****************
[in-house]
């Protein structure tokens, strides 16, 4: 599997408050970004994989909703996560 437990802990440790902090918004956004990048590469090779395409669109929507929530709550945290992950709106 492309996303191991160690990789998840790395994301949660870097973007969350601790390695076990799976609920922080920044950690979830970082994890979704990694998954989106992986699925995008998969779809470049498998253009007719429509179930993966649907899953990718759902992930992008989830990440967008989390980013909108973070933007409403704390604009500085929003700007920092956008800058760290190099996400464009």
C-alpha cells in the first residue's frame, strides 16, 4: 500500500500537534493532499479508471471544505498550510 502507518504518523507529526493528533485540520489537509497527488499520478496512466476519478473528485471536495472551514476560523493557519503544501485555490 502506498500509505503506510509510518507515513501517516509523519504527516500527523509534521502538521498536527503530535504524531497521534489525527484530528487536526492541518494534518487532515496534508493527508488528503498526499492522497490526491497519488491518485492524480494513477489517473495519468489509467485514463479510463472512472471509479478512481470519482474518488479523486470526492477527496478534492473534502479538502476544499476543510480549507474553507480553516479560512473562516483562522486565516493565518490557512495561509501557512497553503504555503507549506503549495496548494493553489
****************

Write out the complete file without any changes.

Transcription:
[in-house]
């Protein structure tokens, strides 16, 4: 599997408050970004994989909703996560 437990802990440790902090918004956004990048590469090779395409669109929507929530709550945290992950709106 492309996303191991160690990789998840790395994301949660870097973007969350601790390695076990799976609920922080920044950690979830970082994890979704990694998954989106992986699925995008998969779809470049498998253009007719429509179930993966649907899953990718759902992930992008989830990440967008989390980013909108973070933007409403704390604009500085929003700007920092956008800058760290190099996400464009």
C-alpha cells in the first residue's frame, strides 16, 4: 500500500500537534493532499479508471471544505498550510 502507518504518523507529526493528533485540520489537509497527488499520478496512466476519478473528485471536495472551514476560523493557519503544501485555490 502506498500509505503506510509510518507515513501517516509523519504527516500527523509534521502538521498536527503530535504524531497521534489525527484530528487536526492541518494534518487532515496534508493527508488528503498526499492522497490526491497519488491518485492524480494513477489517473495519468489509467485514463479510463472512472471509479478512481470519482474518488479523486470526492477527496478534492473534502479538502476544499476543510480549507474553507480553516479560512473562516483562522486565516493565518490557512495561509501557512497553503504555503507549506503549495496548494493553489